Wednesday, 20 October 2010

George Osborne's Spending Review - death by a thousand cuts

You wouldn’t let George Osborne near a Samaritans’ switchboard. The man doesn’t do caring. There was no “I feel your grief” from the Chancellor as he unveiled nearly 500,000 job cuts in his Spending Review today. The pace he delivered his killer-blows bordered on the glib.
His opposite number Alan Johnson struck the more appropriate tone even though the massive deficit Osborne attacked was of New Labour’s making and its policy only differs on the timing and not the extent of the cuts.
It will be days, maybe months, before the full impact of Osborne’s review becomes clear. Some things though are already apparent. There is little to promote growth in the UK economy, which will be necessary if the private sector is to create enough jobs to absorb those being shed in the public domain.
It is also plain that despite Coalition claims to the contrary the poor – in the shape of those receiving welfare benefits - will be clobbered disproportionately compared to those higher up the economic ladder.
However, much else is uncertain and I wouldn’t trust any number-cruncher who is didactic about the consequences of the review after just a few hours’ analysis.
Run-of-the-mill Budgets can take a couple of days for the small print to be assessed. First economists do their sums in the light of the doorstep of official notices that back the Budget Speech. Then the Chancellor of the day expands/corrects what he meant to say. Meanwhile the media revises its reaction by the time the Sunday papers come round.
The pain contained in Osborne’s review will emerge even more slowly because local government is shedding much of the blood.
Then there is the law of unintended consequences. Likely at least one major issue will have to be re-thought. This is an almost cast-iron certainty given that ministers seemed to be horse trading over the cuts right up to the 11th hour. Hasty legislation often turns out to be bad legislation.


  1. Yes GC, says Jaffa. All is doom and gloom. Also do not believe in this miraculous 4 years that the chancellor is offering up to us as the time it will take to turn things round. I would pay more attention to the Bank of England's Mervyn King, who suggested that we are in for a very 'sober' coming decade. 7 years of 'plenty' followed by 7 'lean' years? It is far more serious than that.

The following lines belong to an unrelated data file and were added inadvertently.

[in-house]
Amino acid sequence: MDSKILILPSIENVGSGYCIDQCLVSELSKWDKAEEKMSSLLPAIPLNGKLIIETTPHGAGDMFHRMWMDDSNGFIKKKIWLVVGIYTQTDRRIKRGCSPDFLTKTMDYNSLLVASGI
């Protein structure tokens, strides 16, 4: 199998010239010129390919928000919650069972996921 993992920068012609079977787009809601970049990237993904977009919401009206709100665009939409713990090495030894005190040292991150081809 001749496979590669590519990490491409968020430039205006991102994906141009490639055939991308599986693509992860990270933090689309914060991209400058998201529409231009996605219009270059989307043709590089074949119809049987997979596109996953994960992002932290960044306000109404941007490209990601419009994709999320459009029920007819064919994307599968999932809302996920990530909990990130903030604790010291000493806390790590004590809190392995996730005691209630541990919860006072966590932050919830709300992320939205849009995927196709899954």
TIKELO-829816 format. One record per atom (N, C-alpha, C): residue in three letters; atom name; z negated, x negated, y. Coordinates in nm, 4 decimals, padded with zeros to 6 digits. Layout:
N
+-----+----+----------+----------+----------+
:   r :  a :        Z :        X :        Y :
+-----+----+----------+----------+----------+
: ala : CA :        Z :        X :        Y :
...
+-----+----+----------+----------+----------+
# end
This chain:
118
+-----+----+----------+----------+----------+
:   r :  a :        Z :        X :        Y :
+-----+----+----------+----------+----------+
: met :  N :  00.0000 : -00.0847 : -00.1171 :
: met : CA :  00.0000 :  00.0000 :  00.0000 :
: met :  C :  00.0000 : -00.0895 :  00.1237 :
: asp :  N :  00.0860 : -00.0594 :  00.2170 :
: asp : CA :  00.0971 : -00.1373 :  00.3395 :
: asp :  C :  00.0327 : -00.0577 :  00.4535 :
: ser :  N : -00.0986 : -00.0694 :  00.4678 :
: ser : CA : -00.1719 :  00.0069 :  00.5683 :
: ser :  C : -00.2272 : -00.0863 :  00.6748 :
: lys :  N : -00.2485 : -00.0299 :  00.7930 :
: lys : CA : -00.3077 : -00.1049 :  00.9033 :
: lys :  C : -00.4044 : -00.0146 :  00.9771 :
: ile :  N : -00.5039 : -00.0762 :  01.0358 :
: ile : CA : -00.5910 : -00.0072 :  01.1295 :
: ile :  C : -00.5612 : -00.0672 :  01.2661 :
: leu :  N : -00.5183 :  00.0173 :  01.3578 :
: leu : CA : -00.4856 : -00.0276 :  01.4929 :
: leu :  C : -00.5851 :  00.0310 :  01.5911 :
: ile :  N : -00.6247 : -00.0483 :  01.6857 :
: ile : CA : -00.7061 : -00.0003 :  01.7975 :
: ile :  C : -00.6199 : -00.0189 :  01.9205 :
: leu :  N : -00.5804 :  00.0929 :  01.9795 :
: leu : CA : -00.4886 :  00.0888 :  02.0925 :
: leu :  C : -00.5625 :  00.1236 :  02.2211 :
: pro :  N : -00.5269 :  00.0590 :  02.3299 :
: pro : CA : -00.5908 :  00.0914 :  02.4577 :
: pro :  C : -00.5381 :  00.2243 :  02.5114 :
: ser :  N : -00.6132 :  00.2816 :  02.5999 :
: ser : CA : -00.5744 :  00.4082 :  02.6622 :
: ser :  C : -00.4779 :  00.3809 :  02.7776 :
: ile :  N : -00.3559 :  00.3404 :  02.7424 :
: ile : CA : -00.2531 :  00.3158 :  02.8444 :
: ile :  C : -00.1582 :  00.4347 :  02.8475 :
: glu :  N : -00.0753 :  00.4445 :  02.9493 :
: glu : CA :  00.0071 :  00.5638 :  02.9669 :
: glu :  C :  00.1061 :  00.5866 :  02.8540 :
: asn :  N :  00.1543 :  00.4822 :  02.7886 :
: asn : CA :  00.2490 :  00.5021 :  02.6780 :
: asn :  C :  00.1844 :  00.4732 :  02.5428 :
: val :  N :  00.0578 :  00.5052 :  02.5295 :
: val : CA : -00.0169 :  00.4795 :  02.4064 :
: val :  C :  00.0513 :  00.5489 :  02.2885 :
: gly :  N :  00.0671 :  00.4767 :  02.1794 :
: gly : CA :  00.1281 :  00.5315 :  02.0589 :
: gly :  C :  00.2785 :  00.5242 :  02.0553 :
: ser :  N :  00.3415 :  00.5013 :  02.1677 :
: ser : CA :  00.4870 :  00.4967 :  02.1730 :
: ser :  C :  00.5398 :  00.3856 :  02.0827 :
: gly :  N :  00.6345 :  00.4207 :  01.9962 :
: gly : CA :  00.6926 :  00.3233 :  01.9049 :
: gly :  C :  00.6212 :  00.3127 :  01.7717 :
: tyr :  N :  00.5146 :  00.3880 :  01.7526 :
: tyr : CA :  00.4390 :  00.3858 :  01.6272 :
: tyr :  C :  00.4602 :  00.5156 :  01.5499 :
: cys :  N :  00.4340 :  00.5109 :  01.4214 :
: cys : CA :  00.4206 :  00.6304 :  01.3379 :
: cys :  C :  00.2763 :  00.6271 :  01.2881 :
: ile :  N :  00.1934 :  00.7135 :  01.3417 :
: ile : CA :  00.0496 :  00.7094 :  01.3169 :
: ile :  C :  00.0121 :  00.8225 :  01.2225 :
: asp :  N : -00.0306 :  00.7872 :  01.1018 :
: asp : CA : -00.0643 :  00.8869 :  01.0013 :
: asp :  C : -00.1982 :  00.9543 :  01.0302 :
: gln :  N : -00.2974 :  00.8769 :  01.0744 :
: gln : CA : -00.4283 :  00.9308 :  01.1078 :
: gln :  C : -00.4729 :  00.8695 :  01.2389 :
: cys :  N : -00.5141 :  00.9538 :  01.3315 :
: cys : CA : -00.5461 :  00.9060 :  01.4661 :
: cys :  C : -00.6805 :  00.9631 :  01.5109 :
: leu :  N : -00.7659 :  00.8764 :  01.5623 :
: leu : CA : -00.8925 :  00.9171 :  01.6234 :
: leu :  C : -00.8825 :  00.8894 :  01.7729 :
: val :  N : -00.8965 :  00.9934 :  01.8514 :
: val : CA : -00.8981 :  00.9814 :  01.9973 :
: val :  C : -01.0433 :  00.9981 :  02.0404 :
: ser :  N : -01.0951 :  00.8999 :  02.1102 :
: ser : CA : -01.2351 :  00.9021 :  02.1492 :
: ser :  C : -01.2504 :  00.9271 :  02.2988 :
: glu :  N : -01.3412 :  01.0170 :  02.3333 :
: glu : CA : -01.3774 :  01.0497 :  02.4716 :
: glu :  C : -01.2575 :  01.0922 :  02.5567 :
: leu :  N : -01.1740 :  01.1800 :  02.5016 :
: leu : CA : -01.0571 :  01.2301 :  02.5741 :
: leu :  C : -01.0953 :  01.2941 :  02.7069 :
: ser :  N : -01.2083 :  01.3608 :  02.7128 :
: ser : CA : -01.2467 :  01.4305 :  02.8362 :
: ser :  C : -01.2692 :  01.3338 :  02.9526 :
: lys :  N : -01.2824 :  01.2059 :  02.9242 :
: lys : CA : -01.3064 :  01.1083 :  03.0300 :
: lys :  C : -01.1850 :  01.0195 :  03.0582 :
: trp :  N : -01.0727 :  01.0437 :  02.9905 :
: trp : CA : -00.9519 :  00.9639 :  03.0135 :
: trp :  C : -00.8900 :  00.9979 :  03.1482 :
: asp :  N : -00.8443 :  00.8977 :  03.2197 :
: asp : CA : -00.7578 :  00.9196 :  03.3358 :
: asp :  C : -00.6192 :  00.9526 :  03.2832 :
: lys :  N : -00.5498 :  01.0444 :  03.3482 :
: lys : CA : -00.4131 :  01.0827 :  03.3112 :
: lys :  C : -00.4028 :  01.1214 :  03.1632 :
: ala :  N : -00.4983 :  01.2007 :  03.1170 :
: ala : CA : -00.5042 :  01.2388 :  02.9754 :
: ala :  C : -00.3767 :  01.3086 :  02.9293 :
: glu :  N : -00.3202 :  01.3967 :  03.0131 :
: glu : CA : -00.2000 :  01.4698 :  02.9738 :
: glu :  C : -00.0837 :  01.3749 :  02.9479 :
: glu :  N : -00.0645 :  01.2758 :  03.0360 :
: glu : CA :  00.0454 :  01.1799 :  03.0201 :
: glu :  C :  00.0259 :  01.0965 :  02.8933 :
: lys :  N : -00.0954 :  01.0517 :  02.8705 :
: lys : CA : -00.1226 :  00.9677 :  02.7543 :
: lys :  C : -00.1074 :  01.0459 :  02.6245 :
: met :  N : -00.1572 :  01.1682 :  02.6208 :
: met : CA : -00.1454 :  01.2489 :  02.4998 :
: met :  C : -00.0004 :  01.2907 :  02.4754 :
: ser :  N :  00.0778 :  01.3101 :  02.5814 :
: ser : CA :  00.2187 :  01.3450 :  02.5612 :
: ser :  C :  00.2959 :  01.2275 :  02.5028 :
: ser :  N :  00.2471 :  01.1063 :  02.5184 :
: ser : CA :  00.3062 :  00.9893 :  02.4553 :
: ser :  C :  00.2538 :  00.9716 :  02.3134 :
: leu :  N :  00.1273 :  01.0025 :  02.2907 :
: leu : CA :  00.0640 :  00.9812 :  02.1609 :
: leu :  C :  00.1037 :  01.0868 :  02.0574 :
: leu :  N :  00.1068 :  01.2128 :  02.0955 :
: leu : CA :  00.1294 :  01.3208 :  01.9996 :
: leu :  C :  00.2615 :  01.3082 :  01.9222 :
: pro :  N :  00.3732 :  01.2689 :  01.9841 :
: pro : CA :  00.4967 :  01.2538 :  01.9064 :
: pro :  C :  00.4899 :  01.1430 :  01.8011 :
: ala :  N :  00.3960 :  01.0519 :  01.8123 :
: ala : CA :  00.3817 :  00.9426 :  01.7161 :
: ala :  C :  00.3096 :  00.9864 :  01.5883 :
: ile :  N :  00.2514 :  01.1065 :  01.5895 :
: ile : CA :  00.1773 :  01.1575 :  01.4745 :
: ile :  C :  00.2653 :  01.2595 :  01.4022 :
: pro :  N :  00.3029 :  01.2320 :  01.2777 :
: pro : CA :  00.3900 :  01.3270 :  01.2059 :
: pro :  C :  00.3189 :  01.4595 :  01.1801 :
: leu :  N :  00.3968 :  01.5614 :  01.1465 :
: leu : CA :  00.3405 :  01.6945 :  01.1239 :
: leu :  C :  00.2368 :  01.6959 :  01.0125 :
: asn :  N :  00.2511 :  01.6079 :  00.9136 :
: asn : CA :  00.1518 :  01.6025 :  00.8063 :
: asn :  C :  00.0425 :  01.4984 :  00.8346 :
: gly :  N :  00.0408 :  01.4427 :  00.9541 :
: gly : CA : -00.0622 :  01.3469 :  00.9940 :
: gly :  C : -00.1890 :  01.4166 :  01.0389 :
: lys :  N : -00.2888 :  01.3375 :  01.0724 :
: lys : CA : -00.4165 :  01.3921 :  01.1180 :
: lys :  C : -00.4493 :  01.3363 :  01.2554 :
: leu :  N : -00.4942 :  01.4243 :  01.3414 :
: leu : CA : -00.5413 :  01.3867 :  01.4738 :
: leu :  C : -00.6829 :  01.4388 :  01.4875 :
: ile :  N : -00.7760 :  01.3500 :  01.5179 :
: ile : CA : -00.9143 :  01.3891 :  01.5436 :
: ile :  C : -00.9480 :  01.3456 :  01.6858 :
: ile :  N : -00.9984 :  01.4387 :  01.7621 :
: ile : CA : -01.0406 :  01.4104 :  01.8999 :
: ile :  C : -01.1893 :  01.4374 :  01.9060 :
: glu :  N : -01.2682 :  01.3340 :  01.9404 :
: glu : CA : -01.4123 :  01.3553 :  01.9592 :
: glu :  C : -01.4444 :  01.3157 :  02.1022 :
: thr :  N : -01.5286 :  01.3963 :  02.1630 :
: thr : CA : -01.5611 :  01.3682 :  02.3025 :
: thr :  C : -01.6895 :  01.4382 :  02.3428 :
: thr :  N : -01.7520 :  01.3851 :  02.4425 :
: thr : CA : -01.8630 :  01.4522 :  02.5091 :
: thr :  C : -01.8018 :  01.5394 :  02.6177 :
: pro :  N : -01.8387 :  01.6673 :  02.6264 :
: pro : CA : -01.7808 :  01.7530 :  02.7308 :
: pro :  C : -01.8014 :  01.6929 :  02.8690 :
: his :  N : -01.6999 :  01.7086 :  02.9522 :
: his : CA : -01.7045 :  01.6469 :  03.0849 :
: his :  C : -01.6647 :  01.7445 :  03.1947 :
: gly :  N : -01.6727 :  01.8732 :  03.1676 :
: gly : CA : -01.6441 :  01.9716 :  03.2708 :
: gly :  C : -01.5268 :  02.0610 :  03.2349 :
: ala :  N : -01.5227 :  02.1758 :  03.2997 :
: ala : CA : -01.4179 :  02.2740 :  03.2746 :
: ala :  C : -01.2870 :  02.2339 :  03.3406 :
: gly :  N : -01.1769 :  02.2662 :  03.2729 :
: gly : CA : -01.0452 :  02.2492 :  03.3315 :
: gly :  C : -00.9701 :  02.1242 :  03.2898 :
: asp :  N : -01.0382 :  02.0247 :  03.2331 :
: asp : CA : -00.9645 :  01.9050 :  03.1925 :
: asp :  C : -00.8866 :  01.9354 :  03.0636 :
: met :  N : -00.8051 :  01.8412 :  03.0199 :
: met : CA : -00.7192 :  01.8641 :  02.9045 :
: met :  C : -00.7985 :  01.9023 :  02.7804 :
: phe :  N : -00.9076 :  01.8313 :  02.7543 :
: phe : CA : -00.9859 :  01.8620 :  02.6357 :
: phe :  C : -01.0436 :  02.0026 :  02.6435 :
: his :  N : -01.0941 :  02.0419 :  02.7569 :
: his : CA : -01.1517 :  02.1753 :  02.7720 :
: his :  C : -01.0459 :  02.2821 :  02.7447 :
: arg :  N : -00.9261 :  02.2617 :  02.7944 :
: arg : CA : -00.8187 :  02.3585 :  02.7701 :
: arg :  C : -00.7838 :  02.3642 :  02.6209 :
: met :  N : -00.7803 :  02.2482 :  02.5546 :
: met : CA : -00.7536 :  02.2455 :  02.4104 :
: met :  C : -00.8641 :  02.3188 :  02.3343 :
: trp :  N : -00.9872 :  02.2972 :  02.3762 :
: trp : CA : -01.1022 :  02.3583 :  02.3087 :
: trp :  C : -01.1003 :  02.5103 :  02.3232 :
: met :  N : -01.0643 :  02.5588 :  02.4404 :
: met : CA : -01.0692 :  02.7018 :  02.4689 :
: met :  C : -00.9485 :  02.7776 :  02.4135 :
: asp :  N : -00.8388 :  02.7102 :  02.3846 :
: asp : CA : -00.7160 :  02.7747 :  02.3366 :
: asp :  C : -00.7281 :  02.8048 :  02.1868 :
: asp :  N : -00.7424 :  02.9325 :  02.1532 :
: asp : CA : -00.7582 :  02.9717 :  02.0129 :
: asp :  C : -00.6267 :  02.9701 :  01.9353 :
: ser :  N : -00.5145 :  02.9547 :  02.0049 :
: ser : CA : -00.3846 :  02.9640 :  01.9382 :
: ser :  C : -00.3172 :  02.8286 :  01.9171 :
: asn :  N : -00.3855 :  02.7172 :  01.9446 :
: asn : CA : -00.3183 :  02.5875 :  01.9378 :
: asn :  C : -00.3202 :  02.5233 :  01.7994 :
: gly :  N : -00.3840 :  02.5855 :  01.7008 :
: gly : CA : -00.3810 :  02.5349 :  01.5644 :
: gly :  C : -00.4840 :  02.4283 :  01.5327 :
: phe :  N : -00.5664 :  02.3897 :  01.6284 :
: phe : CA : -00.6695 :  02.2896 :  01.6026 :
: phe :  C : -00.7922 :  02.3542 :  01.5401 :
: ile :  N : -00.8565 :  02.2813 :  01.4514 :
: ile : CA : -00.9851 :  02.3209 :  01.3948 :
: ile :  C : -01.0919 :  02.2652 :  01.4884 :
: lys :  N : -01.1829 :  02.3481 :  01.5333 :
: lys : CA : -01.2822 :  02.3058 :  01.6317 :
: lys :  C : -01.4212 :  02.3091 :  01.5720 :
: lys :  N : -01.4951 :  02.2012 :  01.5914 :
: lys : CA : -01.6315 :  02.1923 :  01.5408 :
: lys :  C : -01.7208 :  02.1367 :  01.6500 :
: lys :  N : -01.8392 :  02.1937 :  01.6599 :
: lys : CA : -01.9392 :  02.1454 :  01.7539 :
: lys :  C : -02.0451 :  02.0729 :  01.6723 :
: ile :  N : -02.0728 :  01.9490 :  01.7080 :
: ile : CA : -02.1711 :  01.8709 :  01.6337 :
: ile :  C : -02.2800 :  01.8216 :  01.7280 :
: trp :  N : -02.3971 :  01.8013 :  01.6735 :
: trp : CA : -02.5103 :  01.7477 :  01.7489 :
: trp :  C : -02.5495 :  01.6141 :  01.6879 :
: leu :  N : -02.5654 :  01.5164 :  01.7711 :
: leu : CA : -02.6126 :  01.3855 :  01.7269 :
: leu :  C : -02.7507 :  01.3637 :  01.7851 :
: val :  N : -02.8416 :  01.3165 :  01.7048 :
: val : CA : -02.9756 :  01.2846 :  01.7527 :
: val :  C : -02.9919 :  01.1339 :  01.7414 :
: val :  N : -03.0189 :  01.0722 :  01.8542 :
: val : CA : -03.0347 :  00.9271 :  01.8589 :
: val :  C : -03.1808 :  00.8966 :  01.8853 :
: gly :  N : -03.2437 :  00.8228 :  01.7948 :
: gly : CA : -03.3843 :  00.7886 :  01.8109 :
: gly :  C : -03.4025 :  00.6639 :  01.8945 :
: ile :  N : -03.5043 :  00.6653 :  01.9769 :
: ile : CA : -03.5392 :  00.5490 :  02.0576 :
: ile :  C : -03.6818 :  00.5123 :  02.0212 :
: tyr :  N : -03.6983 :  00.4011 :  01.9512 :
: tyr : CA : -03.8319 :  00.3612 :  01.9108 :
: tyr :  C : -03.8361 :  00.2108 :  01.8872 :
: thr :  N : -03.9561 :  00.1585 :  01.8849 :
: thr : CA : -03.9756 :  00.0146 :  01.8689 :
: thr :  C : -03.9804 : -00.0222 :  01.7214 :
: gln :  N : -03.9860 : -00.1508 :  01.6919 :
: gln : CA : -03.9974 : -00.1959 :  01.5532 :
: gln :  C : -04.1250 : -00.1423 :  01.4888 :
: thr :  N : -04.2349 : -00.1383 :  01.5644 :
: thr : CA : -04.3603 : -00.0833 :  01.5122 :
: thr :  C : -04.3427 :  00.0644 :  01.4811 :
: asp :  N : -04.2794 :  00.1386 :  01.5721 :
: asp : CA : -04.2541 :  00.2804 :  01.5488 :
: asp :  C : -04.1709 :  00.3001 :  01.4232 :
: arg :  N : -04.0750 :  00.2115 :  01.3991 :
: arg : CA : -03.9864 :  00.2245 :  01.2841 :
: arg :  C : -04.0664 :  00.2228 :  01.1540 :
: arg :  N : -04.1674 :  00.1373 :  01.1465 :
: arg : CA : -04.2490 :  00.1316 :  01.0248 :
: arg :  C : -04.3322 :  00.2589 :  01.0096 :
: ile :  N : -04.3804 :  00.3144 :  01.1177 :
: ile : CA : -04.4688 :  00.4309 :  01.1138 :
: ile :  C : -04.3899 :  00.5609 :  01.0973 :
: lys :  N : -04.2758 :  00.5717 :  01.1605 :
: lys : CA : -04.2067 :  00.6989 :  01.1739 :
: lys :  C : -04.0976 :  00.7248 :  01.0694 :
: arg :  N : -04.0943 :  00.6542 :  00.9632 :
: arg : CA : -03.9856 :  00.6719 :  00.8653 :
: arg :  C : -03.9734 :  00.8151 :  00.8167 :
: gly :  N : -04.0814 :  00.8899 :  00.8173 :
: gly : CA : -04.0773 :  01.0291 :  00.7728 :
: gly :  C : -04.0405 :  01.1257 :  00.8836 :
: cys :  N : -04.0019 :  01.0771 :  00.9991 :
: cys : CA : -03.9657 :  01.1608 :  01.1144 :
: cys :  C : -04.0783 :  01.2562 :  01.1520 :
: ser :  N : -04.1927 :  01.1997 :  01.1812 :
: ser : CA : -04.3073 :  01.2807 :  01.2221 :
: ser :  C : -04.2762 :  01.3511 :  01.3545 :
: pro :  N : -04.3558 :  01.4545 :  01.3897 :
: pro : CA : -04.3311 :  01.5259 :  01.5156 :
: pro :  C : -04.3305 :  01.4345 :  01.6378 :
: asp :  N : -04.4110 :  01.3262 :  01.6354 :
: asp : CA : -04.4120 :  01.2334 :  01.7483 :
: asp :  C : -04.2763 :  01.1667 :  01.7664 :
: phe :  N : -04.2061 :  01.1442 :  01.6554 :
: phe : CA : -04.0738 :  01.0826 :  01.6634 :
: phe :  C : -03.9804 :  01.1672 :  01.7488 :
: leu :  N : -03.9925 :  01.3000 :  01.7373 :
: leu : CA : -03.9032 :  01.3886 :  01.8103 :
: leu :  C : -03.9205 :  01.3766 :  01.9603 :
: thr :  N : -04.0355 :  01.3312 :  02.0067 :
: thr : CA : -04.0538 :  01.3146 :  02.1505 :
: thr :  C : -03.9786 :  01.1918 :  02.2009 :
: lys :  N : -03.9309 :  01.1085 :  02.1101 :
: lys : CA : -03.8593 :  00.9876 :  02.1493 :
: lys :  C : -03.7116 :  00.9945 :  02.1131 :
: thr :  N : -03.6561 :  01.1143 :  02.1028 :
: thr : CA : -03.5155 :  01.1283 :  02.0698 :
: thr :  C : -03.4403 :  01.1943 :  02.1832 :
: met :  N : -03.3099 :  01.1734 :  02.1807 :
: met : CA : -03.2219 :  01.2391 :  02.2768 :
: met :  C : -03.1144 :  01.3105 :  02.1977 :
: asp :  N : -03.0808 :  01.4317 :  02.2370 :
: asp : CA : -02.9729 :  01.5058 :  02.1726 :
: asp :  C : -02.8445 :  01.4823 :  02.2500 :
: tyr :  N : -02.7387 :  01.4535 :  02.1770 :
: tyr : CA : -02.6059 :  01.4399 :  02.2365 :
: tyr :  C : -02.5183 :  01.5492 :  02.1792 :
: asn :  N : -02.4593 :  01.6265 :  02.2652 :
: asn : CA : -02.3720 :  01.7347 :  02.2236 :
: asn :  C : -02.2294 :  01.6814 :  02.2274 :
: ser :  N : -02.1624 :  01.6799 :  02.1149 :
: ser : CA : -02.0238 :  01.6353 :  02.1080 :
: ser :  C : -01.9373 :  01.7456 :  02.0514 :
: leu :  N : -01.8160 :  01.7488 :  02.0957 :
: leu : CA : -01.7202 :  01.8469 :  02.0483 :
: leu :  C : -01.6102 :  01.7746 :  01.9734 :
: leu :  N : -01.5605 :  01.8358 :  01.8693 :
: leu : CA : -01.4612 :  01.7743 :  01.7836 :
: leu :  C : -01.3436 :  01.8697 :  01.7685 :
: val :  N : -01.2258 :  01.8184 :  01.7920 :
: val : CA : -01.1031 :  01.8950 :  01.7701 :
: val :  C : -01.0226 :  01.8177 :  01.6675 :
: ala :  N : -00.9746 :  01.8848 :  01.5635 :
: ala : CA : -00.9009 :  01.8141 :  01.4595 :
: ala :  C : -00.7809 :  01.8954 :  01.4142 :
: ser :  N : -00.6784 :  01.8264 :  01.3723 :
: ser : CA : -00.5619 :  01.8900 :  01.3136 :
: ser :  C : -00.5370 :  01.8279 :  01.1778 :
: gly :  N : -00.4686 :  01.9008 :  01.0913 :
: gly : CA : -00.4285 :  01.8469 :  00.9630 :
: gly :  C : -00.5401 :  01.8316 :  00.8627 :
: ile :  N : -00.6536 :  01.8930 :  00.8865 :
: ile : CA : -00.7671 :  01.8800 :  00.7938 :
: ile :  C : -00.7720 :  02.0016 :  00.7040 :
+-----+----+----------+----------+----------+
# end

2. The Tory goal is to show by election-time that the UK is on the road to recovery and therefore deserves to go it alone as the majority party. GC

  3. Tell me what the alternative is to the cuts? Increase taxation? This may save those poor unfortunates in the short term but will depress the productive sector's recovery more. Look at what happened in Canada in the 90's. PM Martin cut and cut. There was pain for some but the deficit was erased and growth allowed the social programmes to be restored.
    Capital spending to improve our infrastructure will be helpful as will the building of more housing, These should help to increase employment and soak up some of those made redundant.
    I believe that the radical measures coming through now will help to maintain a almost permanent Tory Party in power for decades to come. The Budget was a political one as well as attempting to achieve a deficit reduction. Their "client state" shrinking and their past policies being seen to be cynical exercises in maintaining power, the Labour party will suirely fail to recover.

  4. Here is not the place to examine at length the differences between the Canadian economy in the 1990s and today's Britain. Paul Martin had a much smaller deficit to slash; a large working majority in government; a long period of public consultation; a federal political system; and a powerful neighbour on his doorstep.
    Let's face it what the Tories propose is unprecedented; if it works they'll deserve their time in office. GC


What do you think? GC